“Different Seasons” was the fourth King thing I had read (“Carrie” was the third), and it was my first non-supernatural King. It made me realize that, at the end of the day, the man is a great story teller and not just a super popular horror writer.
    And “Carrie” is just badass.

  17. I agree with Aman. My favorite novel of King’s is “Carrie.” I particularly like it because of the epistolary structure. The news clippings, magazine articles, and book excerpts contained within lend it an air of authenticity.

    As for my favorite novella, that would have to be “Apt Pupil” from “Different Seasons” (which was already an awesome collection). It really brings home the Nietzsche line about the danger of staring into the abyss.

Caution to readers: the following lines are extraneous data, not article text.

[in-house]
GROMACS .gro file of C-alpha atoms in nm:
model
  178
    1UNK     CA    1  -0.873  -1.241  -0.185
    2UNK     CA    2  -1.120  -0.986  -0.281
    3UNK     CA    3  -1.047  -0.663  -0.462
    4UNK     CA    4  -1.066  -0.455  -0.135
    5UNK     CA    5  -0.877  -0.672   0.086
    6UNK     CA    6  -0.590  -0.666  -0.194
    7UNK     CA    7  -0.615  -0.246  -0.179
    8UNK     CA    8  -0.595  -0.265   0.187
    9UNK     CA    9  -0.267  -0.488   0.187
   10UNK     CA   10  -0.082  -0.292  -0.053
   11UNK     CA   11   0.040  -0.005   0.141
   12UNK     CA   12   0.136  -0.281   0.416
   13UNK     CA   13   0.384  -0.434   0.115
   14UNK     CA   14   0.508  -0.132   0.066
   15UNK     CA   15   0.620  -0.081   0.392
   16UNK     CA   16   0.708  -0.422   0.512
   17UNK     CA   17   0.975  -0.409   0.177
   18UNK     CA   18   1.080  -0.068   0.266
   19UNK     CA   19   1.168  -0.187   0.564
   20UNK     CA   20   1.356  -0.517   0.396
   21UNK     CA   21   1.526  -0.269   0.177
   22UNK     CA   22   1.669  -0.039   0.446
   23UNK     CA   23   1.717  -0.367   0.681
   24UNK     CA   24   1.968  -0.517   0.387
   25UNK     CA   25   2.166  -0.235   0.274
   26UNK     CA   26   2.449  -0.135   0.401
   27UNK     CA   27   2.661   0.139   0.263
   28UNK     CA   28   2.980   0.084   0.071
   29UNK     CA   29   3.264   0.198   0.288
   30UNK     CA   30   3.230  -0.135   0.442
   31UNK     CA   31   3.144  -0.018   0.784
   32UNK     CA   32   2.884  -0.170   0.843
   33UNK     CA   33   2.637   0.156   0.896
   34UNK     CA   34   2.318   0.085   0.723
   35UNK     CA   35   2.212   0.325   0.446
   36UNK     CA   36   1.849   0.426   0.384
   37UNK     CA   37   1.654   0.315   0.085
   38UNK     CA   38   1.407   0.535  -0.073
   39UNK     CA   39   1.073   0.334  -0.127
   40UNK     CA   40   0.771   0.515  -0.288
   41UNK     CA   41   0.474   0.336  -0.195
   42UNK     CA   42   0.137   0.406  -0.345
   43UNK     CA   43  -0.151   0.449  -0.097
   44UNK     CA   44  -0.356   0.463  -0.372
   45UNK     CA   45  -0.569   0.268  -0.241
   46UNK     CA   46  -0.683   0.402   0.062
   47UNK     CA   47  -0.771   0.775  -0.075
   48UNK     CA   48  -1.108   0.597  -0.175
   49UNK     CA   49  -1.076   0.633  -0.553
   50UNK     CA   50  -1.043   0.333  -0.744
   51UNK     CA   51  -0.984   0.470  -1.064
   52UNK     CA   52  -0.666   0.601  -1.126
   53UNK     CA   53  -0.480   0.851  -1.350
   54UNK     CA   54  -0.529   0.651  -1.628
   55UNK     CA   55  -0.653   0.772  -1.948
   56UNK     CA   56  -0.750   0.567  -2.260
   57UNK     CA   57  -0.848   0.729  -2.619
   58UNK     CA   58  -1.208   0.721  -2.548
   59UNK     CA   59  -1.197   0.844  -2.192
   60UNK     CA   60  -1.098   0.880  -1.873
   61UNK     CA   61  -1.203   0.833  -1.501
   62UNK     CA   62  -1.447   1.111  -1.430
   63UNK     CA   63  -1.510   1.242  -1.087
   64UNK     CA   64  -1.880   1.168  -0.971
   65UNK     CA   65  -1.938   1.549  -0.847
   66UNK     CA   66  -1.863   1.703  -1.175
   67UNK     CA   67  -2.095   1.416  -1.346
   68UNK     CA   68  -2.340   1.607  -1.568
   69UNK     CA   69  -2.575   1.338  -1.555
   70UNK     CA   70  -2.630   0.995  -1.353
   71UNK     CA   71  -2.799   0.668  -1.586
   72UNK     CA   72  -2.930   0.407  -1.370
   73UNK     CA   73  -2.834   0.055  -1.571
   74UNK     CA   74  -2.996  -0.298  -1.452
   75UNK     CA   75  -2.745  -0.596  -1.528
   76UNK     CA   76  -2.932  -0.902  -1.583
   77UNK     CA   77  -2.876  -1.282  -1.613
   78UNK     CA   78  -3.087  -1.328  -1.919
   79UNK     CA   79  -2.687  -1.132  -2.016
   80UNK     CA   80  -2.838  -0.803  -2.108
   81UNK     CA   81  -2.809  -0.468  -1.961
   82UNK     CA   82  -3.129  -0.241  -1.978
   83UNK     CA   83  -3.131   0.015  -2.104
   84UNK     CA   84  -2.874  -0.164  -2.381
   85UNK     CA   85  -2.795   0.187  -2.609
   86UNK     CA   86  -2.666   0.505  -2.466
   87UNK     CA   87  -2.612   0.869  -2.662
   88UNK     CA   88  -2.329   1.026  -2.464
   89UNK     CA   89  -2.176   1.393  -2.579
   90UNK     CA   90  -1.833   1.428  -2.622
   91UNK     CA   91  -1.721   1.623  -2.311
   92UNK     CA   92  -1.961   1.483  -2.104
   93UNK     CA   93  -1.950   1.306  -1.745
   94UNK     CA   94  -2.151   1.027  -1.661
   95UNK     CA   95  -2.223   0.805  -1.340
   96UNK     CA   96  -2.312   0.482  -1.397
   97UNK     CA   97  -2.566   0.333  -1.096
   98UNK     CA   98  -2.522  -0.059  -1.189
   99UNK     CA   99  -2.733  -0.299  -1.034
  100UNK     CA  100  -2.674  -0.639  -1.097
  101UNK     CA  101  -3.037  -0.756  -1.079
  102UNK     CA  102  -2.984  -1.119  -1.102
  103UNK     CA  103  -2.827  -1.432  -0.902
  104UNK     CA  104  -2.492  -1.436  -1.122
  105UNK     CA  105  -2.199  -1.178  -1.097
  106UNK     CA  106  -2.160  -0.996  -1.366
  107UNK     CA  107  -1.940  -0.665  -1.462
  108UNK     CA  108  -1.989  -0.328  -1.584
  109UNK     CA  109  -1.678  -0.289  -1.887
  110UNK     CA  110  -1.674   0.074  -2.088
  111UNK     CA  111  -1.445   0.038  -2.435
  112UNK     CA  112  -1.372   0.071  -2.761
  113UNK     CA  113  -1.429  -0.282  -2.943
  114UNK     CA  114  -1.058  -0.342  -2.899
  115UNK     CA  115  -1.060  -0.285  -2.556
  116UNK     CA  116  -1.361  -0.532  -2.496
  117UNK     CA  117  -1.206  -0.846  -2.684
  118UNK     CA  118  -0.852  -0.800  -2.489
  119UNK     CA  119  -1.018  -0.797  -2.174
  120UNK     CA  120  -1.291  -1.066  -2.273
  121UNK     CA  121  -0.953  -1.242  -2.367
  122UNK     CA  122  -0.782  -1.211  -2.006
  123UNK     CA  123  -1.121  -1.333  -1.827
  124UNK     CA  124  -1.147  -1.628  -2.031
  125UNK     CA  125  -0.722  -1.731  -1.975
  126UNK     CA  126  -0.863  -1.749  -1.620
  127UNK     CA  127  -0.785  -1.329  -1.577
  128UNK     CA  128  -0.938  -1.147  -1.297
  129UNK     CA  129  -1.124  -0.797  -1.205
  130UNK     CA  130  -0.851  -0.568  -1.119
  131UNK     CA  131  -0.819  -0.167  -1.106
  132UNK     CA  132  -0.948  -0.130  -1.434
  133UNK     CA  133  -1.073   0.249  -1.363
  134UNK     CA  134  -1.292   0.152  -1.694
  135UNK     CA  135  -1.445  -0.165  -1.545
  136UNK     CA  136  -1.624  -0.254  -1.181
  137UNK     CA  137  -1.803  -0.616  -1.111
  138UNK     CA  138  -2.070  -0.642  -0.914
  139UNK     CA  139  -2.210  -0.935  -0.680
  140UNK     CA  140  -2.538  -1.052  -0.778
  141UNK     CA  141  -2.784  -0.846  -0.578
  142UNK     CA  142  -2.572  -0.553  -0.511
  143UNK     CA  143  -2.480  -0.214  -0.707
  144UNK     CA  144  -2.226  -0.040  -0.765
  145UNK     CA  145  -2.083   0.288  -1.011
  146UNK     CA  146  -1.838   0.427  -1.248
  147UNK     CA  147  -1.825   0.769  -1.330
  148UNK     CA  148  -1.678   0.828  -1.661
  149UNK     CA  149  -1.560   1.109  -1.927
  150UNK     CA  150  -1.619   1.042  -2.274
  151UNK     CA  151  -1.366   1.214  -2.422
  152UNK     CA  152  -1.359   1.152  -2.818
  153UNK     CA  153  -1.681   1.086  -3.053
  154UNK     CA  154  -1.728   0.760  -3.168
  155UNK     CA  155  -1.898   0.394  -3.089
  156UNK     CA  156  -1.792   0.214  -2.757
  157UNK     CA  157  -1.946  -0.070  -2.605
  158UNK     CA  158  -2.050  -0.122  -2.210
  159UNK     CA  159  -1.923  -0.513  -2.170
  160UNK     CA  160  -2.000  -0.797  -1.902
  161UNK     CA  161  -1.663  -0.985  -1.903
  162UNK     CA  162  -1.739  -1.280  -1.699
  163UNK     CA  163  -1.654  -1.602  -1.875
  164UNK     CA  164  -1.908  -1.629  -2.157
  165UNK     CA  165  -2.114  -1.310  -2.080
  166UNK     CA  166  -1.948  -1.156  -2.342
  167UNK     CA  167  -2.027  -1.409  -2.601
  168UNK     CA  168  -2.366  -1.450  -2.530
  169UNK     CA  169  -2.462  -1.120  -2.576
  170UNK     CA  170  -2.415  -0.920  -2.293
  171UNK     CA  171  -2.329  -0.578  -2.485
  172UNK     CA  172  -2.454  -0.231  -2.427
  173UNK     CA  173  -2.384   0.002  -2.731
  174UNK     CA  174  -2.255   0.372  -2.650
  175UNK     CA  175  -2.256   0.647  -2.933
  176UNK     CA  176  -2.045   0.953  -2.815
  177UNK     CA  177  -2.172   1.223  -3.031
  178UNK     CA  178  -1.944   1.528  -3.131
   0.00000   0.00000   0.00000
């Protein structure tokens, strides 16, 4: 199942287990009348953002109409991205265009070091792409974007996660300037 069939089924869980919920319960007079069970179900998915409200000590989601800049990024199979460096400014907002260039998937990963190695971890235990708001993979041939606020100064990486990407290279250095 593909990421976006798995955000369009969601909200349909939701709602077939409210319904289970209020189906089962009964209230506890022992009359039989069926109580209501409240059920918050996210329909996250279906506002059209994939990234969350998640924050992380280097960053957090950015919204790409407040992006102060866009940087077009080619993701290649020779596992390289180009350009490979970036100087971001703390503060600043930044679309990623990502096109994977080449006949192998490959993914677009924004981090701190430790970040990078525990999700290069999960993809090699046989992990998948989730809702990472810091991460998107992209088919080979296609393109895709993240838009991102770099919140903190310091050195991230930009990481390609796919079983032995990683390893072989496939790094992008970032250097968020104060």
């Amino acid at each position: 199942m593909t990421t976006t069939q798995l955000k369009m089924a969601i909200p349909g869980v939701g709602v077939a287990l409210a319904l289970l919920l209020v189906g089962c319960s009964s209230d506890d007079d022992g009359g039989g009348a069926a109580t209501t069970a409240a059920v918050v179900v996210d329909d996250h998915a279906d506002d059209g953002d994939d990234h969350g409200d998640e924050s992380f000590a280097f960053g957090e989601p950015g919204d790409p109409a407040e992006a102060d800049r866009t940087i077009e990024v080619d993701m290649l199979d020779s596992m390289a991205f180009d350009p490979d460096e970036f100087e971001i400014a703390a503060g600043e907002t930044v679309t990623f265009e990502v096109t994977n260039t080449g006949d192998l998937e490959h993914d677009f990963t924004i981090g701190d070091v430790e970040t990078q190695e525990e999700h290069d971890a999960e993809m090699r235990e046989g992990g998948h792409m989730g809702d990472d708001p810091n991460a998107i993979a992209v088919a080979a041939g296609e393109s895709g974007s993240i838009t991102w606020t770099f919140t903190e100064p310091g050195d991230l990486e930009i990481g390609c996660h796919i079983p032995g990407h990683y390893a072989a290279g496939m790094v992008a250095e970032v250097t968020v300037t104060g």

I also agree with some the posters who’ve said that his early work was best, although I think he’s still a greater wrier of short stories.

    1. I agree with all that but there’s another thing I liked about Carrie that made it different. Carrie isn’t a book that tries to jump out in front of you wearing a sheet and yelling, “BOO!” to try to scare you. Carrie tells you right from the start what’s going to happen, then reminds you every so often as to the inevitable outcome. It’s like an abusive parent that terrifies a child by telling that child they’re going to be beaten in one hour, then says the same thing in 30 minutes, 15 minutes, 5 minutes and 2 minutes. It’s also interesting that every character had the chance to avoid their fate and questioned their actions but none of them did.

  18. Cycle of the Werewolf had a great impact on me as a kid – likely due the the great artwork. But the stand certainly makes the list of my favourite books.